|Dev: Telltale Games|
|Pub: Telltale Games|
|Release: March 29, 2011|
|Screen Resolution: 480p-1080p||-|
The puzzles themselves aren't as clever as some might expect from Telltale. There's nothing, for example, like the scene from the first episode where Marty has to figure out a science experiment while a young Doc argues with his father. Most of the problems you'll encounter here are straightfoward, and the more difficult ones are often badly designed rather than cleverly counterintuitive. I'll confess I resorted to the hint system a couple of times, but in my defense, my response to the solutions I found was usually, "How would you come up with that on your own?" rather than "Man, I feel stupid for looking now." And in the end, the entire idea behind the genre is that you walk around clicking on stuff, which isn't exactly exciting.
But back to the real draw here: the story. I won't spoil the ending, but I will say that you're headed back to 1986 in the final cutscene. No doubt, it will turn out in future episodes that even more repair of the past is needed. I'm still hoping to see some other time periods, though.
There are two kinds of people who might be interested in this game. Fans of Telltale won't be completely disappointed, though they will wish the puzzles were more challenging and more interesting. Fans of the movie series, however, absolutely must check this out, even if they're not big gamers. The cinematic elements of Back to the Future: The Game—from the carefully presented graphics, to the superb voice acting, to the well-crafted storyline—make it essentially the fourth installment in the overall Back to the Future timeline. Even if you just look up all the puzzle solutions in the hint system so you can watch the cutscenes, this is worth it.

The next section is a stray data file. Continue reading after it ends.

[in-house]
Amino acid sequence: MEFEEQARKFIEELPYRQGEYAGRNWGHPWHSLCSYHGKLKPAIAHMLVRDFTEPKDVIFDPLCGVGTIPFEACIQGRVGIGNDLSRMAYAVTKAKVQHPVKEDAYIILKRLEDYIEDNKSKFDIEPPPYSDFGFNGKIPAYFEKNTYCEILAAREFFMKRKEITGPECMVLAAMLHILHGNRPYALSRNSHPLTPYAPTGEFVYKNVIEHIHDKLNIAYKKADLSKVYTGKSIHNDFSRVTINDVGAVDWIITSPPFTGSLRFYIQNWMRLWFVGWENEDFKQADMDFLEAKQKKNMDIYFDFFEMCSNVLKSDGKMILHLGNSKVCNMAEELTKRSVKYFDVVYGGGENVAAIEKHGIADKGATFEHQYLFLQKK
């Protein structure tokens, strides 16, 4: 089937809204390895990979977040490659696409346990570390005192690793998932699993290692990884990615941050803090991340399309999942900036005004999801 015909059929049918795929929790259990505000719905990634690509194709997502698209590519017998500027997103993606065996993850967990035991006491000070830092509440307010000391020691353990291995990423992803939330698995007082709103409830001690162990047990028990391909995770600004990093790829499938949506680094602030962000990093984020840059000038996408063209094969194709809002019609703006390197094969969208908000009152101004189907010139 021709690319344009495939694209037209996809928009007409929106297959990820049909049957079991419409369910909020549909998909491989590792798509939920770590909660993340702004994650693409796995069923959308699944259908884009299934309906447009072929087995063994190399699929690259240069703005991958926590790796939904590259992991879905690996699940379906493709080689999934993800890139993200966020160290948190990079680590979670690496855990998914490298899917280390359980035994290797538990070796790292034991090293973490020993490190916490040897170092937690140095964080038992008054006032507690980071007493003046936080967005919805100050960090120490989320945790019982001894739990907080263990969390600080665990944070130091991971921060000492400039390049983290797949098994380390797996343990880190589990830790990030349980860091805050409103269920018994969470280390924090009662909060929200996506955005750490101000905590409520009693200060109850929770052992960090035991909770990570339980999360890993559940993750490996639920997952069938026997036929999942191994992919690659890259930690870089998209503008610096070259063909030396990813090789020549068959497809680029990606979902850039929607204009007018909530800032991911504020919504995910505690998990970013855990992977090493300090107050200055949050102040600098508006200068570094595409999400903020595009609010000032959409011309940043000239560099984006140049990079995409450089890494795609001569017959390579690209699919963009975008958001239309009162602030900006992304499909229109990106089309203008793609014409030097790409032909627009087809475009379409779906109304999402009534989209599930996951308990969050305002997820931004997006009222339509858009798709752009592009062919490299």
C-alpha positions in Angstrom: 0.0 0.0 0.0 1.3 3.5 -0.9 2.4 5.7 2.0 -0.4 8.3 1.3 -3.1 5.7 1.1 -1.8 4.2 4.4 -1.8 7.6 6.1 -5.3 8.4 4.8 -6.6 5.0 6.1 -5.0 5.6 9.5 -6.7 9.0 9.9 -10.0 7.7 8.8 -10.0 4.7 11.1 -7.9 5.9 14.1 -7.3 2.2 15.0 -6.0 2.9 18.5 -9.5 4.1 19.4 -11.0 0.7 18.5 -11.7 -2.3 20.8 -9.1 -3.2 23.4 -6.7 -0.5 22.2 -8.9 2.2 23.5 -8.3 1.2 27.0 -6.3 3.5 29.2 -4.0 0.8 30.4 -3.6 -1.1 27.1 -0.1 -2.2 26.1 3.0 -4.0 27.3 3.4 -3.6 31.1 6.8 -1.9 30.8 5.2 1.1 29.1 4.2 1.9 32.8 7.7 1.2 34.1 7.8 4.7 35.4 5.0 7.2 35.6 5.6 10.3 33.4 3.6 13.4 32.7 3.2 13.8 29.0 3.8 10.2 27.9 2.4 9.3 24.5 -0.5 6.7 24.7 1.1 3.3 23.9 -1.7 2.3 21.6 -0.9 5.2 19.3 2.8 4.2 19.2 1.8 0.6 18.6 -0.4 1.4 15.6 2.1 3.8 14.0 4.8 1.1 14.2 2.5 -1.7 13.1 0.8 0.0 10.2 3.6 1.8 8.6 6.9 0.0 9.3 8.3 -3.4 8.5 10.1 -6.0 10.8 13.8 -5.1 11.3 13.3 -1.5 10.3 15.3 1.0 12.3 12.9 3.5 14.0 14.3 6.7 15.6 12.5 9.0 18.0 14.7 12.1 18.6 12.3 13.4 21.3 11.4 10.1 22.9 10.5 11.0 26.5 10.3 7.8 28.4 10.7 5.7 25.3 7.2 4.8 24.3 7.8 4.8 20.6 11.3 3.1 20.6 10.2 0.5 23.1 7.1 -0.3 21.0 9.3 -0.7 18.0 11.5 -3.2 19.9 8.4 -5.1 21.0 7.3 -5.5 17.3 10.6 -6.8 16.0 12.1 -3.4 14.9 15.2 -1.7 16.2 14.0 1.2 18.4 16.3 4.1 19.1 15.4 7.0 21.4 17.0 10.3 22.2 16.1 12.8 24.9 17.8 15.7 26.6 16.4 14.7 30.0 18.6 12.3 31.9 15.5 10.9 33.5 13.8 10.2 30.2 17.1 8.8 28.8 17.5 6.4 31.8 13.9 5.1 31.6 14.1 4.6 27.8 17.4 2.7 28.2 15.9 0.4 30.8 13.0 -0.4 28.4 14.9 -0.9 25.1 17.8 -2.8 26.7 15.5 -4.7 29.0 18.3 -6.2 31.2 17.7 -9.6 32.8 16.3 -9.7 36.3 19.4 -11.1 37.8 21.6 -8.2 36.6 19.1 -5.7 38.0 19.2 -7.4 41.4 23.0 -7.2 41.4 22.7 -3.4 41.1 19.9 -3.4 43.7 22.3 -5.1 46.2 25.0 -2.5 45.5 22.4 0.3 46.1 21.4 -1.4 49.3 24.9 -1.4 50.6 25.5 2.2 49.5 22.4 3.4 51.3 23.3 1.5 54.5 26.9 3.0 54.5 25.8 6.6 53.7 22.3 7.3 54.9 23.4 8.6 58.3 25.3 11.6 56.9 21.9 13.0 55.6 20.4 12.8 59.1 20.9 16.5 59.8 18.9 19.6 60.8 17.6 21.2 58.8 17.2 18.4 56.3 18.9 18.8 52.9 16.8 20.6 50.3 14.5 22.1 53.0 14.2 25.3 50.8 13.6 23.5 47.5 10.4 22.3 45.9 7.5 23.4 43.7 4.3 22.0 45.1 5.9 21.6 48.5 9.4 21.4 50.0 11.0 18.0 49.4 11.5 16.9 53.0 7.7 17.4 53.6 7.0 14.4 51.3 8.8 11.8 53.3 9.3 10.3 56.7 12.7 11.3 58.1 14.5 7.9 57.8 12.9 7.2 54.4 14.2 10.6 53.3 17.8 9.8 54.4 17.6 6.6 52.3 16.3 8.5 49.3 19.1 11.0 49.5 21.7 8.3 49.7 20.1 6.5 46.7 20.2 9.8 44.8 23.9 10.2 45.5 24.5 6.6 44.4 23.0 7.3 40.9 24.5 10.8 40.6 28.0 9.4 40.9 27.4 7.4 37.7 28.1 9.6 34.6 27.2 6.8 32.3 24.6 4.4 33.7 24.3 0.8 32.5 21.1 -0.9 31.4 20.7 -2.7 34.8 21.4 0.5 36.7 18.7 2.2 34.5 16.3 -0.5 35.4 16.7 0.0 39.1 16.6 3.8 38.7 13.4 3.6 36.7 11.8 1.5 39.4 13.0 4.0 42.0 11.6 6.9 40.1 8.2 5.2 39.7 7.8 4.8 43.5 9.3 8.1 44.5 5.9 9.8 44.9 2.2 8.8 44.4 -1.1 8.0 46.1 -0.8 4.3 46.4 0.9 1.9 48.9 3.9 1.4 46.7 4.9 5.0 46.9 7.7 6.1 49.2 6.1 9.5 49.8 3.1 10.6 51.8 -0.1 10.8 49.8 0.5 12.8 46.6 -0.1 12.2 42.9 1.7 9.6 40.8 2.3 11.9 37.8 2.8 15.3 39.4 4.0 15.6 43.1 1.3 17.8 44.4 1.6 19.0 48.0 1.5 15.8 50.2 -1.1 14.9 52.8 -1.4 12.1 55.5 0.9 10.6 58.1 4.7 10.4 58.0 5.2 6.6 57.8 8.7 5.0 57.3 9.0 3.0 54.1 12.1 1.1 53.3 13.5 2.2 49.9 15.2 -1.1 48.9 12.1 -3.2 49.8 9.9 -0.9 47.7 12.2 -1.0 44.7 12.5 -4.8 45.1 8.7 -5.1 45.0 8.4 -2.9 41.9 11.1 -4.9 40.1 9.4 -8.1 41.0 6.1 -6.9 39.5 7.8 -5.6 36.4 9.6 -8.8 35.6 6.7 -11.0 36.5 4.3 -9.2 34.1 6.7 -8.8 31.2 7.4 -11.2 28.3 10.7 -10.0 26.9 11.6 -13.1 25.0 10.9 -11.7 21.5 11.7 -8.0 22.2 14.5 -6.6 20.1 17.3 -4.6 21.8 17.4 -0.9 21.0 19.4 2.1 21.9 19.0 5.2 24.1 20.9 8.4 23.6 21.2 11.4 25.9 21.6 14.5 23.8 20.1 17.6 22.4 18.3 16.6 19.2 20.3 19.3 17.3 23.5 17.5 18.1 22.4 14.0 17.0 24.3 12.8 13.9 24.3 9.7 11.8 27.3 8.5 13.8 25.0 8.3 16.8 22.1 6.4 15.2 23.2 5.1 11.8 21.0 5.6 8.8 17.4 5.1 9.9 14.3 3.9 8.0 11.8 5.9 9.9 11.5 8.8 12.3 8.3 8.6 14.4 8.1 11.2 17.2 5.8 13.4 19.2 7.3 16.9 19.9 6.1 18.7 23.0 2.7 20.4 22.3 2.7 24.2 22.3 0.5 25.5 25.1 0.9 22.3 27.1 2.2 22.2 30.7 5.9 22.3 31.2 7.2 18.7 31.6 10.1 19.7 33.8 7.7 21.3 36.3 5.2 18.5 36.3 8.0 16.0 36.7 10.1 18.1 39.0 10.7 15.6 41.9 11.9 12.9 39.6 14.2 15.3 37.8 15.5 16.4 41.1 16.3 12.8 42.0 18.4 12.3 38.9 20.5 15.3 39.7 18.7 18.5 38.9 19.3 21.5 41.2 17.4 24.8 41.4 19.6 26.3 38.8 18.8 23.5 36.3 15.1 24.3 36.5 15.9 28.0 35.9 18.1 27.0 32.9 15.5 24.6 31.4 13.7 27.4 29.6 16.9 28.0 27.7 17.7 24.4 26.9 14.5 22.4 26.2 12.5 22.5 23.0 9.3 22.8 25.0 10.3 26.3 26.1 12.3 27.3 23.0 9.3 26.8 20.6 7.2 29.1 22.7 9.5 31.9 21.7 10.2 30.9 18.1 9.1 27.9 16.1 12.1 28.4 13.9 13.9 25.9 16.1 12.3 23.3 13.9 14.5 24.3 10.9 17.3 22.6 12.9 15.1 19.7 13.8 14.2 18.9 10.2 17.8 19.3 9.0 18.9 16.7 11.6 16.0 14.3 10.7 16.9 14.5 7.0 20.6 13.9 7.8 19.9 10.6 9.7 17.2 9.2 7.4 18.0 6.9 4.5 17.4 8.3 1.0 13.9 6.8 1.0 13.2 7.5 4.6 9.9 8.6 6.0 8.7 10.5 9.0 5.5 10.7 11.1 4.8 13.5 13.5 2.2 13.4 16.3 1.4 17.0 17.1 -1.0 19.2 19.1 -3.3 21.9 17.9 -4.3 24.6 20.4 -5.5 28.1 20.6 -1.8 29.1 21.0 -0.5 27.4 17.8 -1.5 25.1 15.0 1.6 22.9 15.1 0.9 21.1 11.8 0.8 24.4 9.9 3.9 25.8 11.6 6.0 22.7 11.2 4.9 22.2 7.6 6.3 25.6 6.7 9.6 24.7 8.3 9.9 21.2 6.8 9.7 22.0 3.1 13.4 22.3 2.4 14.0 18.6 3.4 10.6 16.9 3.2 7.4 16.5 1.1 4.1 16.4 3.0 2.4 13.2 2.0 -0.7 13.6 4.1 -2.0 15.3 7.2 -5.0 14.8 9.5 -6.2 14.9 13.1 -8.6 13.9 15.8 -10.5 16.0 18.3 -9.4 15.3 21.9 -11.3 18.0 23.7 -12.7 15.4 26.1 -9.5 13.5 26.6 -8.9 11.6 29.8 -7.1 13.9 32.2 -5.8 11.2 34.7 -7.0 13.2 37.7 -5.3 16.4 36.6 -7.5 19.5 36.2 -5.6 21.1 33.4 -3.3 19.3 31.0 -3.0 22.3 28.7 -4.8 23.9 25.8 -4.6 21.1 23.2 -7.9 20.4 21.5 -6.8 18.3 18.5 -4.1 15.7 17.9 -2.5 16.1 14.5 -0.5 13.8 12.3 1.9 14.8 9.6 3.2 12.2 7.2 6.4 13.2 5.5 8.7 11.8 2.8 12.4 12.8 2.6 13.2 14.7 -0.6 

Several decades after Marty and Doc left the pop-culture scene, who doesn't want to hop back into the DeLorean, floor the gas pedal, accelerate to 88 mph, and leave nothing but fiery skid marks in their wake?
CCC Contributing Writer